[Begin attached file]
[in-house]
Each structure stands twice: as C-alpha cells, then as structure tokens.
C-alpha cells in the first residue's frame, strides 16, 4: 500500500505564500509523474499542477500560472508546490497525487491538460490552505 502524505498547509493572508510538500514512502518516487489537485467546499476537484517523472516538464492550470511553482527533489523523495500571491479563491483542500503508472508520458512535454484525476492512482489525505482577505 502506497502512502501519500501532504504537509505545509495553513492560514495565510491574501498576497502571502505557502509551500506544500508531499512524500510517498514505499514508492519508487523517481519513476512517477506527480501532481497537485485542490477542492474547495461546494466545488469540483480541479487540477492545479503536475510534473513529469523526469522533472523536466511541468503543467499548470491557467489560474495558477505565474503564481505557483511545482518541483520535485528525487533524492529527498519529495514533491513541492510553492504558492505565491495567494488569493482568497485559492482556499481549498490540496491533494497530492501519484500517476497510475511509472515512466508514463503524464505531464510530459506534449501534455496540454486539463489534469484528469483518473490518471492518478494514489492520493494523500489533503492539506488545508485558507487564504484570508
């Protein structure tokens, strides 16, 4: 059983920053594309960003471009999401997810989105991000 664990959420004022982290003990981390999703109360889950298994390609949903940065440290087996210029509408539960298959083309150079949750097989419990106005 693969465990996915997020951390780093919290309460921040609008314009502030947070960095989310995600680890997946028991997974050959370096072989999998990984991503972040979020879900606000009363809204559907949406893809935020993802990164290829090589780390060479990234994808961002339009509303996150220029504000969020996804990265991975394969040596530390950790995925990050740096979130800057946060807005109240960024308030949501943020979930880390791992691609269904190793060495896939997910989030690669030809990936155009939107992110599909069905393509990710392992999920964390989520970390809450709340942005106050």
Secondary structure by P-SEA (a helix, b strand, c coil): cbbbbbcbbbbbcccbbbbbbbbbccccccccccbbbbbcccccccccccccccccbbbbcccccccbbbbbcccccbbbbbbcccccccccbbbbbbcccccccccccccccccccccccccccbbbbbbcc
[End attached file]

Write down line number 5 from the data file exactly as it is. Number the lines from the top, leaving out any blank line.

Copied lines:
Secondary structure by P-SEA (a helix, b strand, c coil): cbbbbbcbbbbbcccbbbbbbbbbccccccccccbbbbbcccccccccccccccccbbbbcccccccbbbbbcccccbbbbbbcccccccccbbbbbbcccccccccccccccccccccccccccbbbbbbcc